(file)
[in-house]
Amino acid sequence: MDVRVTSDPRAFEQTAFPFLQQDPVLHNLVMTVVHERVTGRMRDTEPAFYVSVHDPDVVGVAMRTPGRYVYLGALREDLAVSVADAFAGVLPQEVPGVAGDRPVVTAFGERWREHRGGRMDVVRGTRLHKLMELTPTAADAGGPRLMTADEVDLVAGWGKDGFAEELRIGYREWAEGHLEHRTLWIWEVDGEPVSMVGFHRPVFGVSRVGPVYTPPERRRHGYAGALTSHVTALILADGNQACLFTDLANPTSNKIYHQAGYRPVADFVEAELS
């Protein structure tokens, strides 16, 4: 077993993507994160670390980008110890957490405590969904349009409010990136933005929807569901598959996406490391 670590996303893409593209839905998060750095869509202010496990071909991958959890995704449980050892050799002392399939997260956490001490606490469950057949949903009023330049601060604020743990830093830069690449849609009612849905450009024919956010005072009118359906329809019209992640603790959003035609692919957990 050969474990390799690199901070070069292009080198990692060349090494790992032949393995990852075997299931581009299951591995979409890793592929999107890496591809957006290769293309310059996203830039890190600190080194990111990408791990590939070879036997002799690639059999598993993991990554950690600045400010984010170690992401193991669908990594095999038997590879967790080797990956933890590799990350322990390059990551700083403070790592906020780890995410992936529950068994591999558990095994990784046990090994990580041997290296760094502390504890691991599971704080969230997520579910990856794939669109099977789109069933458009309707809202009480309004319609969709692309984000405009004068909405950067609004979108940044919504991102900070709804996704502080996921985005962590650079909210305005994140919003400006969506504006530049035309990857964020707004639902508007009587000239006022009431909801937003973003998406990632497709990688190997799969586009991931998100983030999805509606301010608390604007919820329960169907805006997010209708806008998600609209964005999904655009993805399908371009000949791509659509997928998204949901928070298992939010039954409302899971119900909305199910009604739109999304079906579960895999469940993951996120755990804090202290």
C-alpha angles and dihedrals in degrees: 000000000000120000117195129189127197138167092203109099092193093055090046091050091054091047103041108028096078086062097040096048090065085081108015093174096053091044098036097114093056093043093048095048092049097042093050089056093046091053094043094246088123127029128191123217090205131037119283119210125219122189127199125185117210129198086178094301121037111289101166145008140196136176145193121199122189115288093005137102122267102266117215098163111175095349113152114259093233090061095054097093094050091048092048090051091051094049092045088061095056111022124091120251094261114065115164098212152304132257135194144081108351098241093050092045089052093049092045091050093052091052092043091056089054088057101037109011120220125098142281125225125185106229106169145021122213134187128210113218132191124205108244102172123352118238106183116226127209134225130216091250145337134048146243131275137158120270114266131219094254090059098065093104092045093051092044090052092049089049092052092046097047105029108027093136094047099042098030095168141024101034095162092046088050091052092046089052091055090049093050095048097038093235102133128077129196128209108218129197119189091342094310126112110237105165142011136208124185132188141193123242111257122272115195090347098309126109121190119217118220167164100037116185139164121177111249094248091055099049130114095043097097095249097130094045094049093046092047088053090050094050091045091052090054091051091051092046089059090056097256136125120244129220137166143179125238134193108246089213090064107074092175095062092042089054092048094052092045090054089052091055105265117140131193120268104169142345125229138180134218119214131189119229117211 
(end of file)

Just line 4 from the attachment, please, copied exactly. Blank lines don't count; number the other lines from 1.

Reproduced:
C-alpha angles and dihedrals in degrees: 000000000000120000117195129189127197138167092203109099092193093055090046091050091054091047103041108028096078086062097040096048090065085081108015093174096053091044098036097114093056093043093048095048092049097042093050089056093046091053094043094246088123127029128191123217090205131037119283119210125219122189127199125185117210129198086178094301121037111289101166145008140196136176145193121199122189115288093005137102122267102266117215098163111175095349113152114259093233090061095054097093094050091048092048090051091051094049092045088061095056111022124091120251094261114065115164098212152304132257135194144081108351098241093050092045089052093049092045091050093052091052092043091056089054088057101037109011120220125098142281125225125185106229106169145021122213134187128210113218132191124205108244102172123352118238106183116226127209134225130216091250145337134048146243131275137158120270114266131219094254090059098065093104092045093051092044090052092049089049092052092046097047105029108027093136094047099042098030095168141024101034095162092046088050091052092046089052091055090049093050095048097038093235102133128077129196128209108218129197119189091342094310126112110237105165142011136208124185132188141193123242111257122272115195090347098309126109121190119217118220167164100037116185139164121177111249094248091055099049130114095043097097095249097130094045094049093046092047088053090050094050091045091052090054091051091051092046089059090056097256136125120244129220137166143179125238134193108246089213090064107074092175095062092042089054092048094052092045090054089052091055105265117140131193120268104169142345125229138180134218119214131189119229117211 